Water Quality Permits
Respondent proposed to develop a mine and processing plant to extract copper, nickel, and precious metals from the NorthMet Deposit in northeastern Minnesota. These consolidated appeals arose from the decision of respondent Minnesota Pollution Control Agency (MPCA) to issue a water quality permit for the NorthMet project—a combined National Pollutant Discharge Elimination System/State Disposal System permit (NPDES/SDS). The permit would regulate the point source discharges of wastewater within the Lake Superior watershed. The court of appeals already reversed and remanded to the MPCA for it to do further analysis on one issue—a remand order for which neither respondent nor the MPCA sought further review and was therefore not before the court here. Instead, what was at issue was the appeal from environmental groups and a tribal band challenging those parts of the permit that the court of appeals affirmed, in which they argued that the court of appeals’ reversal and remand order should have gone farther in scope.
The Supreme Court held that (1) because the decision of the MPCA to issue a National Pollutant Discharge Elimination System/State Disposal System permit was arbitrary and capricious due to the presence of several danger signals suggesting the agency did not adequately consider whether the NorthMet project had the reasonable potential to cause or contribute to an exceedance of water quality standards within the Lake Superior watershed, and because appellants may have been prejudiced by the arbitrary and capricious permitting process, remand was required; and (2) because the National Pollutant Discharge Elimination System/State Disposal System permit does not comply with Minn. R. 7060.0600, subp. 2, which prohibits the discharge of industrial waste to the groundwater “unsaturated zone,” remand to the MPCA was required for consideration of whether a variance under rule 7060.0900 was appropriate for the pollution of unsaturated groundwater within a containment system for the NorthMet project; the Court affirmed, however, that the prohibition in rule 7060.0600, subp. 1, on injecting polluted water directly to the groundwater saturated zone for long-term storage, does not apply. Affirmed in part, reversed in part, and remanded.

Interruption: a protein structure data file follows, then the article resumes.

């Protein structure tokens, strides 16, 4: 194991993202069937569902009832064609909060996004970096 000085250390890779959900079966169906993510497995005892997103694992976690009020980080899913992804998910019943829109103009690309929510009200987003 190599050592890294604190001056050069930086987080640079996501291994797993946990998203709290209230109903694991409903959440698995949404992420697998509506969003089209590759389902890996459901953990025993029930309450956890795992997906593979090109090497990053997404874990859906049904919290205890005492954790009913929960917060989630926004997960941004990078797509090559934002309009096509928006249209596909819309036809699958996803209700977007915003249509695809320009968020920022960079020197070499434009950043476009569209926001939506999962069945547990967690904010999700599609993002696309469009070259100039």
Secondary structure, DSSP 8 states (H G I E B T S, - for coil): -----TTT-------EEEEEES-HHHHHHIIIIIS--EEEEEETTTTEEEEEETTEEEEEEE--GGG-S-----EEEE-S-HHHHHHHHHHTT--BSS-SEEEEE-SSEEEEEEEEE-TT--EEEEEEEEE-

A jury found defendant guilty of first-degree premeditated murder. Defendant was sentenced to life in prison without the possibility of release. In this direct appeal, defendant first argued that the district court violated his Sixth Amendment right to confrontation when it admitted the victim’s dying declarations into evidence at the jury trial. He maintained that our precedent providing an exception to the Confrontation Clause for dying declarations was wrongly decided and should be overruled. Defendant next argued that the district court violated his Fifth Amendment right to counsel when it admitted evidence of his statements to police officers. After invoking his right to an attorney under the Fifth Amendment, defendant contended that he never validly waived his invoked right to counsel. Lastly, he argued that the district court committed reversible error when it admitted Spreigl evidence related to a prior assault charge into evidence at the jury trial.
The Supreme Court held that (1) the admission of a dying declaration does not violate a defendant’s Sixth Amendment right to confrontation; (2) the district court did not err by finding that defendant knowingly, intelligently, and voluntarily waived his previously invoked Fifth Amendment right to counsel; and (3) there was no reasonable possibility that the admission of prior bad act evidence significantly affected the verdict. Affirmed.